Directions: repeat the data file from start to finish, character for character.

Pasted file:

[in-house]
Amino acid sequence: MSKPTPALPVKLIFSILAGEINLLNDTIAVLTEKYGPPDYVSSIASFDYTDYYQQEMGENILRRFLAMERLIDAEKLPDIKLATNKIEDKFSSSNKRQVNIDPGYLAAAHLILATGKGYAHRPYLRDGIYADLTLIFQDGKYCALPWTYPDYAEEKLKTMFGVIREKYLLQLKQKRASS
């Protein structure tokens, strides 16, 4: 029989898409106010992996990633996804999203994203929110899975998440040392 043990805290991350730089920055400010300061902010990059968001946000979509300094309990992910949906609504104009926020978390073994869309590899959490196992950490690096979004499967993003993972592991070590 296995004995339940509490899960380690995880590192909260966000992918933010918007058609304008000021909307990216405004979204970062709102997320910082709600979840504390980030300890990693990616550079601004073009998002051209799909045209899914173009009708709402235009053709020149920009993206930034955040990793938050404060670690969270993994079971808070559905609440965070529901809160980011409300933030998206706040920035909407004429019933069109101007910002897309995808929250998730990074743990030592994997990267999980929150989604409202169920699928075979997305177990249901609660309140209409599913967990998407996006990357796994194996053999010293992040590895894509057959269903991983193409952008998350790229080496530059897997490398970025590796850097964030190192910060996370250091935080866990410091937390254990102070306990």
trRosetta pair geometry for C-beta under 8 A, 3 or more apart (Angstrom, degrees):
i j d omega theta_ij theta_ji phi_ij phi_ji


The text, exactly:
[in-house]
Amino acid sequence: MSKPTPALPVKLIFSILAGEINLLNDTIAVLTEKYGPPDYVSSIASFDYTDYYQQEMGENILRRFLAMERLIDAEKLPDIKLATNKIEDKFSSSNKRQVNIDPGYLAAAHLILATGKGYAHRPYLRDGIYADLTLIFQDGKYCALPWTYPDYAEEKLKTMFGVIREKYLLQLKQKRASS
């Protein structure tokens, strides 16, 4: 029989898409106010992996990633996804999203994203929110899975998440040392 043990805290991350730089920055400010300061902010990059968001946000979509300094309990992910949906609504104009926020978390073994869309590899959490196992950490690096979004499967993003993972592991070590 296995004995339940509490899960380690995880590192909260966000992918933010918007058609304008000021909307990216405004979204970062709102997320910082709600979840504390980030300890990693990616550079601004073009998002051209799909045209899914173009009708709402235009053709020149920009993206930034955040990793938050404060670690969270993994079971808070559905609440965070529901809160980011409300933030998206706040920035909407004429019933069109101007910002897309995808929250998730990074743990030592994997990267999980929150989604409202169920699928075979997305177990249901609660309140209409599913967990998407996006990357796994194996053999010293992040590895894509057959269903991983193409952008998350790229080496530059897997490398970025590796850097964030190192910060996370250091935080866990410091937390254990102070306990």
trRosetta pair geometry for C-beta under 8 A, 3 or more apart (Angstrom, degrees):
i j d omega theta_ij theta_ji phi_ij phi_ji